Re-Evaluating Reynolds, Altria and Philip Morris as Quasi-Cigarette Companies

 |  Includes: MO, PM, RAI
by: Jefferson Starship

It has been a week and a half since New York City’s outdoor smoking ban has gone into effect, with its primary intent being protecting non-consenting citizens from secondhand exposure. Unfortunately for the cigarette industry, the ban may have secondhand effects on sales as well. Laws like this are likely to continue to be passed since it is well within states’ rights to do so. This article will take a gander at the smokeless tobacco industry and specifically analyze Reynolds (NYSE:RAI), Altria (NYSE:MO) and Philip Morris (NYSE:PM) in doing so.

I am a big proponent of the individual’s right to smoke and have written about the investing opportunities that this creates here, but I am fine with regulations as to where this may be done.

The big tobacco companies have certainly pondered this issue and are researching other revenue streams, as discussed below, but revenue from global cigarette sales is relatively safe. First off, cigarette sales have proven to be very inelastic and rising prices do not thwart numbers; a clear benefit of having a product that is clinically addictive. Secondly, as I learned from a CNBC special, cigarette producers are often able to shift rising tobacco costs onto the tobacco farmers themselves. Lastly, the cigarette companies spend no money on print and commercial advertising. They have been banned from such, as this falls under the so-called "vice exception" to commercial speech protection under the First Amendment.

My next point brings up an interesting observation. Recently, there have been a number of advertisements for smokeless tobacco in prominent papers, like a full-page ad in The Wall Street Journal. I have known a number of people who use snus and the most popular brand from my completely statistically insignificant studies is Skoal by leaps and bounds. This is produced by the United States Smokeless Tobacco Company, a private company.

However, I have seen a number of advertisements for Camel Snus, sans Joe. Camel is owned by Reynolds, which has been on an absolute tear over the last two years. It's currently teetering around $40 with a PE at 16, which is just about average for the industry. As the two-year graph below shows, it's increased in price by about 100% in this time, but remains a smart investment.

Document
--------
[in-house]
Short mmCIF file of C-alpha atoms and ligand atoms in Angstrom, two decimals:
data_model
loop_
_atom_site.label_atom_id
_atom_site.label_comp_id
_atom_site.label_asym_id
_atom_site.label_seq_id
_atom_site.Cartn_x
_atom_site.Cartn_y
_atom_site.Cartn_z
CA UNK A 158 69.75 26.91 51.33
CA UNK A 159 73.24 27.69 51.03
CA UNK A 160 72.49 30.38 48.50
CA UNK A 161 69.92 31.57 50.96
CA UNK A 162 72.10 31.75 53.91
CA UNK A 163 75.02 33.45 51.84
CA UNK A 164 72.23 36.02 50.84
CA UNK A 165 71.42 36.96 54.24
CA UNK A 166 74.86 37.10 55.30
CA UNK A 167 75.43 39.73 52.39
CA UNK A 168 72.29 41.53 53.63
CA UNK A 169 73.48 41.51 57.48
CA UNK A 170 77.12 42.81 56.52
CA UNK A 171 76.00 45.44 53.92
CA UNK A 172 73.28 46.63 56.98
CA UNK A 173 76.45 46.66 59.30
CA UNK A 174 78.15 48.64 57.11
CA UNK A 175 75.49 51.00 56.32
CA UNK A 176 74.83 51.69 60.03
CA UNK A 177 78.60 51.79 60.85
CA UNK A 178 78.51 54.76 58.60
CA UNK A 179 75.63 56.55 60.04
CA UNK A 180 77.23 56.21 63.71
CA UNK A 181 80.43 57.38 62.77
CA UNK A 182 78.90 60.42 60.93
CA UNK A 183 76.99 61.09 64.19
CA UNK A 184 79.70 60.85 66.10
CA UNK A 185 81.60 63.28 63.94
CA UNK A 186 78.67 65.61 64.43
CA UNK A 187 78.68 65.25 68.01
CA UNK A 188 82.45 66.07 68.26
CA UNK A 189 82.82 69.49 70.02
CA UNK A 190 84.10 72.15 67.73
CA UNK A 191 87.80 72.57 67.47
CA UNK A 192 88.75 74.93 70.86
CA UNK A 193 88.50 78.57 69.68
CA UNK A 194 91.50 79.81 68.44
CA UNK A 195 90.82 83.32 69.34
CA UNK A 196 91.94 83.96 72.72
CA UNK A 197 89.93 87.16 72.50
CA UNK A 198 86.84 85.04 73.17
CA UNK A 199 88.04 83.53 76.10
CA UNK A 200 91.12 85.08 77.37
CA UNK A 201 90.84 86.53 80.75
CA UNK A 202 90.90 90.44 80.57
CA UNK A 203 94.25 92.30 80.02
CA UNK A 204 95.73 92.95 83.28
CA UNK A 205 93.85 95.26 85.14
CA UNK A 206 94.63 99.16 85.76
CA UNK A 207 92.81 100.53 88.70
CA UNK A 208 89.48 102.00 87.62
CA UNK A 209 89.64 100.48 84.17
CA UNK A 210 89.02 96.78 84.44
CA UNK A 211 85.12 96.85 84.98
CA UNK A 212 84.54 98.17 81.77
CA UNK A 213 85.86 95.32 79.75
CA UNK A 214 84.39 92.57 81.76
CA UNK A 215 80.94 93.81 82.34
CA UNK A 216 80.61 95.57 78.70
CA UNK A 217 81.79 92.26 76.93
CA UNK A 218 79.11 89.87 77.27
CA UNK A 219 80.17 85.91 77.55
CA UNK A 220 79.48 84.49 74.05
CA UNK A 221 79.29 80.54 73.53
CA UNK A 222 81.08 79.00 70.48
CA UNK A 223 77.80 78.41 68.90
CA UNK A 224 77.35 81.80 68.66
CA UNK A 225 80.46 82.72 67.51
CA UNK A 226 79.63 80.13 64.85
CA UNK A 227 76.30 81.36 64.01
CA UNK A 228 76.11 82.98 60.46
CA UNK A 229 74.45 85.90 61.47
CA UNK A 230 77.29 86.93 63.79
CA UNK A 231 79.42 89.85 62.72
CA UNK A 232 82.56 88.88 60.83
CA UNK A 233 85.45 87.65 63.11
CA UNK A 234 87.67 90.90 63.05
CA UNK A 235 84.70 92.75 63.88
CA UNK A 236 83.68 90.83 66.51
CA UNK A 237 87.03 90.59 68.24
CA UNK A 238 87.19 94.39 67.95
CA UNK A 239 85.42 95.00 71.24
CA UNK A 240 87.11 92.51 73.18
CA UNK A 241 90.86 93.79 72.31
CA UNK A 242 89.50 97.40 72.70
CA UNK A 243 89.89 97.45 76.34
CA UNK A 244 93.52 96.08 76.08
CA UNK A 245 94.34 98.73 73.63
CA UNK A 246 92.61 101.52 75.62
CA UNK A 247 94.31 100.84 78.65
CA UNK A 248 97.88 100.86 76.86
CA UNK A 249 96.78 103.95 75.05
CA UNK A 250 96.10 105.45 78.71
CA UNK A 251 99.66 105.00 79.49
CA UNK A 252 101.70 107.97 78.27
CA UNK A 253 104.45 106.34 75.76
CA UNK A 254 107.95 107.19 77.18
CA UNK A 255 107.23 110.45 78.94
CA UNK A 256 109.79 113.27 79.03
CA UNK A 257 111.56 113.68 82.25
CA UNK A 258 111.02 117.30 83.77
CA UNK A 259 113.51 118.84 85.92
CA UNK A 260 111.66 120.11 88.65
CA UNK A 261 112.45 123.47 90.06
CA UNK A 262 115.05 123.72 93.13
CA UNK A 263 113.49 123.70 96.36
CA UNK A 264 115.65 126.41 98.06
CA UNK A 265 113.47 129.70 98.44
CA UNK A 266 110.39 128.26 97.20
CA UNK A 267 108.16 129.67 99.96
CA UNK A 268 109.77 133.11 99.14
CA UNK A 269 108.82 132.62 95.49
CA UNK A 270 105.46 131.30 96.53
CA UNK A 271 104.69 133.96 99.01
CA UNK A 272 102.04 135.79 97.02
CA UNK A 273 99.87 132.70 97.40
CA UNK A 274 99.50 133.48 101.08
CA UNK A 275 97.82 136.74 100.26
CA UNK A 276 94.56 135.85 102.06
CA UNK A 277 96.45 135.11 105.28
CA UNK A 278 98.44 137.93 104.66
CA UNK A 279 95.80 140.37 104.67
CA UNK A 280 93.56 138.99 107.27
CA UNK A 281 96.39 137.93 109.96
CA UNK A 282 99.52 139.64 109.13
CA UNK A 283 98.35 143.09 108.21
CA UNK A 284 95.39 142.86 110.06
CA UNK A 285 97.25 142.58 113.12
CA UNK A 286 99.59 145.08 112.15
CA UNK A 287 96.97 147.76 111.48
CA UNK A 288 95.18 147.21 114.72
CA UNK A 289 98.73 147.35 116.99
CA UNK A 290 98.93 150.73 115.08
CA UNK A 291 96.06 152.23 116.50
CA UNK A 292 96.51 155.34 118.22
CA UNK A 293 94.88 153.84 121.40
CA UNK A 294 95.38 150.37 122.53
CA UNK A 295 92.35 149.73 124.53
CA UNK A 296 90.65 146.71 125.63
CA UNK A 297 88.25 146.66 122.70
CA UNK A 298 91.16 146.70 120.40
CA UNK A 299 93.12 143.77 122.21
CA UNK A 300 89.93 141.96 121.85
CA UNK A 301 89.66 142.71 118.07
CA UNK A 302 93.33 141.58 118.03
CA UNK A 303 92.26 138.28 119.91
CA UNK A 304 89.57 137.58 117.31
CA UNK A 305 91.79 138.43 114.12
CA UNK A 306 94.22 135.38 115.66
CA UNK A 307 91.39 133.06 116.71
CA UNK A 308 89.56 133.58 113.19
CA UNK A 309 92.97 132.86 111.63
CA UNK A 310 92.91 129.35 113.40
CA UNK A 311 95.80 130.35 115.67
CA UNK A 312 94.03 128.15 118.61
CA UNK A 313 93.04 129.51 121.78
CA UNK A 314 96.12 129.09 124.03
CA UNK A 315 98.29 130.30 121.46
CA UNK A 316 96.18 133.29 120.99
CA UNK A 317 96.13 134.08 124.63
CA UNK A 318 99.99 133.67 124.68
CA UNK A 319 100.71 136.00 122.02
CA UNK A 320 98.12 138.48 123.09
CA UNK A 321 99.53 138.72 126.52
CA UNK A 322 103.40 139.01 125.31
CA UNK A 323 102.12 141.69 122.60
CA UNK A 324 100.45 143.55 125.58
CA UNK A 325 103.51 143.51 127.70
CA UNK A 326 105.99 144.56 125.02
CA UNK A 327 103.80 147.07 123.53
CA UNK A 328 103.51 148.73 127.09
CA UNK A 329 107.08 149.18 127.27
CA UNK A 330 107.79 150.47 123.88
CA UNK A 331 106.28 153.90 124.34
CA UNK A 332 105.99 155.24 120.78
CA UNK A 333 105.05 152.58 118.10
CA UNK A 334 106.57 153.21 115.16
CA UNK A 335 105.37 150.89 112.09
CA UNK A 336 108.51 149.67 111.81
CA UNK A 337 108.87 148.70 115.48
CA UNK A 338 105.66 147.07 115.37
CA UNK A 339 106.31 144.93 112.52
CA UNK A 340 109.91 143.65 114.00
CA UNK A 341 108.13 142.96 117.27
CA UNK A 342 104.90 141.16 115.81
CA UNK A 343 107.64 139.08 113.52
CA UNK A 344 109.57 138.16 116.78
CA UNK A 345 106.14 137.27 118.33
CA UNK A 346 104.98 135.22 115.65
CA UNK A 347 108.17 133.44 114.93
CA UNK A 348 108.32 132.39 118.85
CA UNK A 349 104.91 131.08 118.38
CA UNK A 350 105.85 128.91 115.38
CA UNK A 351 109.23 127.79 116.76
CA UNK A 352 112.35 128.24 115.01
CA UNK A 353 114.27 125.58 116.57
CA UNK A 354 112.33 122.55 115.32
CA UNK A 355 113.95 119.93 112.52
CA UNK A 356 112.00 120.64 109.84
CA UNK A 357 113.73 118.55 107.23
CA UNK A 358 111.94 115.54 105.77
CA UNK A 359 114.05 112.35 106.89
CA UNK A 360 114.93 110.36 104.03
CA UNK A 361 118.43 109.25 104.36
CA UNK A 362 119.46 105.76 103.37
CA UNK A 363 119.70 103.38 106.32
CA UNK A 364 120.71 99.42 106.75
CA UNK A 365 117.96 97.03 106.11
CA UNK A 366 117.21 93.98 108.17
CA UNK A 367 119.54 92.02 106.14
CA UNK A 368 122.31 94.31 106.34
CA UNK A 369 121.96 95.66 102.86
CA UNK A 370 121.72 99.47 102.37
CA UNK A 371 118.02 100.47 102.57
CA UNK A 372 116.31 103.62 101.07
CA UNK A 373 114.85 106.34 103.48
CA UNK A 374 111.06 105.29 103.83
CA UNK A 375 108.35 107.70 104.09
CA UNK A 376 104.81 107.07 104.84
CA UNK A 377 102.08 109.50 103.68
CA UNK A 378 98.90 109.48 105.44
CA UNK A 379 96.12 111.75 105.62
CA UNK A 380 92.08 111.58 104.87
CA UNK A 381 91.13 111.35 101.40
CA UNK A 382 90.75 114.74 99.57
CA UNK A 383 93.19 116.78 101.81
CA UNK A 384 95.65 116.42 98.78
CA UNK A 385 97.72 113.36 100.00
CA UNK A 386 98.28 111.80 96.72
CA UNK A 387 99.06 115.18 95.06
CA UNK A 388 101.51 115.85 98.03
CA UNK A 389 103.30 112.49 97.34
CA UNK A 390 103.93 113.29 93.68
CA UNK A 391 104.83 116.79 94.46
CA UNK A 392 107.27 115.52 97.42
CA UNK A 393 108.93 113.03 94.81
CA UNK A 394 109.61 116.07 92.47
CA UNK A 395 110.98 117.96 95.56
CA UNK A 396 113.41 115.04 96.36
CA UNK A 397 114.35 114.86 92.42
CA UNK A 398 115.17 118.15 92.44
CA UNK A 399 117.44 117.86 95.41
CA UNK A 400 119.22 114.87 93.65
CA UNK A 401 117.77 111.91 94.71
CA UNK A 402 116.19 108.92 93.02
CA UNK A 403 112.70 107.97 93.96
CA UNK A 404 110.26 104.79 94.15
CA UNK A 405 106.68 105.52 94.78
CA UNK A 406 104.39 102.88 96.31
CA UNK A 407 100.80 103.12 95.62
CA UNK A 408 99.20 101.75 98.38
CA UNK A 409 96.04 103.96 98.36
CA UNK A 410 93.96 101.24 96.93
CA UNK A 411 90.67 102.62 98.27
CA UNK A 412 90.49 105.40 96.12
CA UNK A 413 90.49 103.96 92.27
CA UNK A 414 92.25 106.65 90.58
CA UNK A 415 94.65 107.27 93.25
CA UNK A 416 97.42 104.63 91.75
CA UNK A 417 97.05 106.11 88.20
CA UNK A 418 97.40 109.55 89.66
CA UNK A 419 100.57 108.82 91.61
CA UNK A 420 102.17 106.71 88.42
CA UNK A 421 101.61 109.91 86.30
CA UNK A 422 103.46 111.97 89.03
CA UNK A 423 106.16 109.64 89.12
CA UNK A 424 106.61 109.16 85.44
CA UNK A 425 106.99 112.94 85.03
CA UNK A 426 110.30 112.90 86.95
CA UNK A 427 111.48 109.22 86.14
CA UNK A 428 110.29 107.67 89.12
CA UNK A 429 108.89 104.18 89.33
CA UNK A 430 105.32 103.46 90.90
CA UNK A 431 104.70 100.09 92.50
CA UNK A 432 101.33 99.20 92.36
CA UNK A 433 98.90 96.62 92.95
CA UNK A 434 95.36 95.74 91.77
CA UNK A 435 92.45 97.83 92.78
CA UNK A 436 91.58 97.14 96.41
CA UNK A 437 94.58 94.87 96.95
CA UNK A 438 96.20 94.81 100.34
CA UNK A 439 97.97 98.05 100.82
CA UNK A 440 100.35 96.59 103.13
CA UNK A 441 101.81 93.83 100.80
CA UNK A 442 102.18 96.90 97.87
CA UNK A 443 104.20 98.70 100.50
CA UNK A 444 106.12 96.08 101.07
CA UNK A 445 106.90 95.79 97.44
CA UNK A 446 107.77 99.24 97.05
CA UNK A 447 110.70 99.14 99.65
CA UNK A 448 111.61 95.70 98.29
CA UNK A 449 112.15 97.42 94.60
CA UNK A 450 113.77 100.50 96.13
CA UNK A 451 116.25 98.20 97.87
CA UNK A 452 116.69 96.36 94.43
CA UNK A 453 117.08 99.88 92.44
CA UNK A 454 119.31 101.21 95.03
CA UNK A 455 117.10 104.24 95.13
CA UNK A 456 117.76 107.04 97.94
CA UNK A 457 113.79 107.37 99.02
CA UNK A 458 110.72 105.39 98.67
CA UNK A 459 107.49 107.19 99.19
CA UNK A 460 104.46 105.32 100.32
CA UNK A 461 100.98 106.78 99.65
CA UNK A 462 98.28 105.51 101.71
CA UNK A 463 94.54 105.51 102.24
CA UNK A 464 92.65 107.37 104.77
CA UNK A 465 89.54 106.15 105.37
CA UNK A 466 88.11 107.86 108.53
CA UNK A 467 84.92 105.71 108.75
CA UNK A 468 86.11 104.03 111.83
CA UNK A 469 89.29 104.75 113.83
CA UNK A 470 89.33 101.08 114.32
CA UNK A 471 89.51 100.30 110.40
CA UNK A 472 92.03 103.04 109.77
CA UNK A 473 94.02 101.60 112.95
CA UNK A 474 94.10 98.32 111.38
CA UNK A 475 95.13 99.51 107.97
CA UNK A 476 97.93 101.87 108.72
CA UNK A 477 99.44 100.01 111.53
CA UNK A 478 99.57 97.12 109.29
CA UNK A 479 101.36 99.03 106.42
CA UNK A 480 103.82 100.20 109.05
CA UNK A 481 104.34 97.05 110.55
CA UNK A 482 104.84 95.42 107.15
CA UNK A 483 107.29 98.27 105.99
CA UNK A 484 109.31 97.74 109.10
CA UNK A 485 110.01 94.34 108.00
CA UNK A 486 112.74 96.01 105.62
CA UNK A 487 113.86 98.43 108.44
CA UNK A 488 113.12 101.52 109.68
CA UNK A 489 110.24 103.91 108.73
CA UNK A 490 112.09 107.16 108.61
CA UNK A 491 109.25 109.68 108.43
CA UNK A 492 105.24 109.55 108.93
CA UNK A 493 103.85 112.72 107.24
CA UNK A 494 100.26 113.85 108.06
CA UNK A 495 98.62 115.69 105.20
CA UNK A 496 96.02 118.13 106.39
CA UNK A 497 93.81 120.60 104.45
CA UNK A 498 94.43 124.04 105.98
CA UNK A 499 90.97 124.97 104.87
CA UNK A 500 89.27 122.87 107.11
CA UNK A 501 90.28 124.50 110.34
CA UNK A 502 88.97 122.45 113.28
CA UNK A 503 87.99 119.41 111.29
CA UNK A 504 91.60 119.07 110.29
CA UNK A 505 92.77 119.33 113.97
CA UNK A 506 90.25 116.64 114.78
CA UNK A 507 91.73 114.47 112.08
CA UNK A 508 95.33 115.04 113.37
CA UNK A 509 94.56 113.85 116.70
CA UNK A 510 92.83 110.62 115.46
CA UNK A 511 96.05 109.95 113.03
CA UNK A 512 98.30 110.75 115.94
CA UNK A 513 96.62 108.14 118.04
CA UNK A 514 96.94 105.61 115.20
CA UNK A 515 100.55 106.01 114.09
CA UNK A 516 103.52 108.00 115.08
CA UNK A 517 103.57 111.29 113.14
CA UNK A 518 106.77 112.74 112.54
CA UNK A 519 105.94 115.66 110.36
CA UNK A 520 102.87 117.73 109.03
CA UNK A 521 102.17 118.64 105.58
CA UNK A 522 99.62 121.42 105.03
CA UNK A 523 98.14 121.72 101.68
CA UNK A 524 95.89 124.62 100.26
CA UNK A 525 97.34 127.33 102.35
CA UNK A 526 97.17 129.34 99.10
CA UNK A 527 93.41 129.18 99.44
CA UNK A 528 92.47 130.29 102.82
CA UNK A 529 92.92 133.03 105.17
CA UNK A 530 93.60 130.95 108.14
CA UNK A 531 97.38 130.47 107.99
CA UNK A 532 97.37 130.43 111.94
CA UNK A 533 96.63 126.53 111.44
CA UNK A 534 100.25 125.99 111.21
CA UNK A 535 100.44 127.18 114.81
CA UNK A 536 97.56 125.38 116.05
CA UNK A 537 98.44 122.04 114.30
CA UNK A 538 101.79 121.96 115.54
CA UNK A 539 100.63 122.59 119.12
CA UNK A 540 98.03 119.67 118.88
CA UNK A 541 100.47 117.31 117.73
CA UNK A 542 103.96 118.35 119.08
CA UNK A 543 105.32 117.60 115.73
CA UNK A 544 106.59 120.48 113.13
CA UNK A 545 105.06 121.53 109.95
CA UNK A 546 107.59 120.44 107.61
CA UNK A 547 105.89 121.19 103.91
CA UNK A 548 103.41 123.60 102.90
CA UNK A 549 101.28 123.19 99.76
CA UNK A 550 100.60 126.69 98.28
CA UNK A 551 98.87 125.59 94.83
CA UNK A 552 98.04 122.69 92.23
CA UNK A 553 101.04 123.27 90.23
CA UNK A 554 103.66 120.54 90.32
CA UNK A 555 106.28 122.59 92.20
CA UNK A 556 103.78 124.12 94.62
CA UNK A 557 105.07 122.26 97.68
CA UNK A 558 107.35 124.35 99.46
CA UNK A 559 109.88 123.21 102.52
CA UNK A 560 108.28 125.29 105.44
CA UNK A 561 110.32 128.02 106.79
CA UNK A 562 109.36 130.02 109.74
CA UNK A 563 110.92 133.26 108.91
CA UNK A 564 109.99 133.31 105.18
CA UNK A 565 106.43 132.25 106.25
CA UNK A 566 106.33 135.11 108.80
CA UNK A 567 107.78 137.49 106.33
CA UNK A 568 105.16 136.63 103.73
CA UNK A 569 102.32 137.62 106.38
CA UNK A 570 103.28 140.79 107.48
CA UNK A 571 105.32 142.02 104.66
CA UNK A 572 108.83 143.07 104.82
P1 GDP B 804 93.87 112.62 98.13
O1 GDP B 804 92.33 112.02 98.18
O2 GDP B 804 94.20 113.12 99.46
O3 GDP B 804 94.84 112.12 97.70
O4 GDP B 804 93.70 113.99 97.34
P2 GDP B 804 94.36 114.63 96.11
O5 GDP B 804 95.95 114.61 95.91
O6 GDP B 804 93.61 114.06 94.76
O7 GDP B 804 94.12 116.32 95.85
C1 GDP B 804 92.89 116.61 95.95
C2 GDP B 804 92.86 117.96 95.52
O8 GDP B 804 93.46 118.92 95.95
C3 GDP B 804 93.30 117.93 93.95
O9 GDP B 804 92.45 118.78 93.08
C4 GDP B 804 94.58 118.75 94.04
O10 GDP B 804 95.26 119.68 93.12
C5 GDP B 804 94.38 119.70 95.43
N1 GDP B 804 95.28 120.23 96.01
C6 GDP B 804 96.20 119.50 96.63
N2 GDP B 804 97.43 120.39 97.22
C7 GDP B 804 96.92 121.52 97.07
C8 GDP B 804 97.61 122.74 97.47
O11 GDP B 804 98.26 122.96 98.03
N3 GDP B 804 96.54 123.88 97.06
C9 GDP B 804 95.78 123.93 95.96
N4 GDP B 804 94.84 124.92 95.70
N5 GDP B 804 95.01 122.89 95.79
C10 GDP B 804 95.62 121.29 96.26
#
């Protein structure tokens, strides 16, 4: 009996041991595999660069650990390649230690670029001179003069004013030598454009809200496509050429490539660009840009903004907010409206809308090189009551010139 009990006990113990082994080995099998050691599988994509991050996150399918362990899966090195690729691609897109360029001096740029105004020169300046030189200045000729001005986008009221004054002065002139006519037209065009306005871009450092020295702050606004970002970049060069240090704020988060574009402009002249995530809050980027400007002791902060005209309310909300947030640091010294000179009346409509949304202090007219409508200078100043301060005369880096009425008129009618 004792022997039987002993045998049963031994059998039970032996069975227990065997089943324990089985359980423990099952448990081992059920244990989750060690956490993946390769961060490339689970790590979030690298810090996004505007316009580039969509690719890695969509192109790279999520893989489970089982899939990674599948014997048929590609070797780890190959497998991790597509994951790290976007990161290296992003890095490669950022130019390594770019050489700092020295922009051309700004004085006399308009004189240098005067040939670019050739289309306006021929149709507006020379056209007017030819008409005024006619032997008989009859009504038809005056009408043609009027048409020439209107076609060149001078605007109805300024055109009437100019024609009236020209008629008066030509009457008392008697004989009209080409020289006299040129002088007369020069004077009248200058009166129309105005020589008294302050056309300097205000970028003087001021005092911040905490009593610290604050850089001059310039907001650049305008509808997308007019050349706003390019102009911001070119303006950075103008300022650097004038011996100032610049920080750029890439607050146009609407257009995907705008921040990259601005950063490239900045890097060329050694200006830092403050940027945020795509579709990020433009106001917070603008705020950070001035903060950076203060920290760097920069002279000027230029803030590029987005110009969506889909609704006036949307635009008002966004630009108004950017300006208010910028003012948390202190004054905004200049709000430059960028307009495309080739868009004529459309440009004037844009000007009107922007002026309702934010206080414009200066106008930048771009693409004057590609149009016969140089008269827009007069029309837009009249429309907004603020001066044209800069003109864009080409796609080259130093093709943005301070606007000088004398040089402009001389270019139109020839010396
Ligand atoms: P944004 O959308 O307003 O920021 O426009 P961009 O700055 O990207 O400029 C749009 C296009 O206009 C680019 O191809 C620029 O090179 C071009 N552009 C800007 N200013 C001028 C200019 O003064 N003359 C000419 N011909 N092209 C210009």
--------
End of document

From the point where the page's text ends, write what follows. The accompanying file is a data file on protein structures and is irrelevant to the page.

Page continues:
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All of the cigarette stocks offer attractive dividend yields but, given their bullish run, some have been marginalized. Despite this, Reynolds is yielding an amazing 5.4% with a stable dividend. It has only 1/5 the market cap of Philip Morris, but this yield makes it a major pick with room to grow.

Speaking of Philip Morris, Philip Morris USA, which is owned by Altria, owns Marlboro Snus. I really have not seen many ads for this, nor do I know many people who use the product, but it's a player in the smokeless market. Its two-year graph shows a similar story to that of Reynolds, and I have to disclose that a fund that I am a part of has owned this stock (and PM) during part of this period.

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Altria is also trading near a 52-week high at $28 and has a PE of 14.5. It, again like Reynolds, has a dividend yield of 5.4%, but investors should be wary that it only caters to America after Philip Morris was spun off as its own company.

Philip Morris, on the other hand, caters to the rest of the world, which is a much larger market. It recently purchased the rights to a new aerosol nicotine technology to add to its strong line of cigarette brands and snus. The finished product will likely not hit markets for several years, but it could be a major development in the smokeless game. It is not yet known how detrimental this will be to the user’s health, but it will certainly cut down on secondhand smoke, so governmental regulation should not be as harsh.

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As a stock, Philip Morris is just like Reynolds and Altria in that its two-year chart has seen it shoot from the low $40s to breaking $70 in the last month. Its PE is only slightly higher than its competitors at 17.4, but the biggest thing is that its yield has dropped to 3.6%. This is formidable as compared with big dividend growth stocks, but for the industry it is low. The next few quarters will be important for Philip Morris to see if its price growth is backed by solid earnings and if the technology discussed infra will come to fruition in a profitable manner.

In sum, Reynolds appears to be the best pick of the three right now, mainly because of Philip’s decreased yield and Altria’s lack of foreign exposure. It is clear that they all fear a decline in smoking and are working on ways around this. But if these alternative methods prove to be equally harmful, it is conceivable that more regulation will come about that could shake the entire industry.

Disclosure: I am long PM, MO.